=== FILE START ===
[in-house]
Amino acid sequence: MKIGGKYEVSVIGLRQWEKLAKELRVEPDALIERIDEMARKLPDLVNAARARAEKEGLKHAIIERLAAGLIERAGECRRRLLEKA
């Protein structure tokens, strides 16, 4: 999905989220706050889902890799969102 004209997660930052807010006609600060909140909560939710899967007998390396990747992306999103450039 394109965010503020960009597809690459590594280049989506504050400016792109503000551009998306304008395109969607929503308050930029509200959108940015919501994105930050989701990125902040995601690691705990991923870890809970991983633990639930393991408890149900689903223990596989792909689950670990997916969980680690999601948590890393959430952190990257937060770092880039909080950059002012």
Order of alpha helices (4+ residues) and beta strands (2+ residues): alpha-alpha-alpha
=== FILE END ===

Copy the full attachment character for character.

[in-house]
Amino acid sequence: MKIGGKYEVSVIGLRQWEKLAKELRVEPDALIERIDEMARKLPDLVNAARARAEKEGLKHAIIERLAAGLIERAGECRRRLLEKA
């Protein structure tokens, strides 16, 4: 999905989220706050889902890799969102 004209997660930052807010006609600060909140909560939710899967007998390396990747992306999103450039 394109965010503020960009597809690459590594280049989506504050400016792109503000551009998306304008395109969607929503308050930029509200959108940015919501994105930050989701990125902040995601690691705990991923870890809970991983633990639930393991408890149900689903223990596989792909689950670990997916969980680690999601948590890393959430952190990257937060770092880039909080950059002012």
Order of alpha helices (4+ residues) and beta strands (2+ residues): alpha-alpha-alpha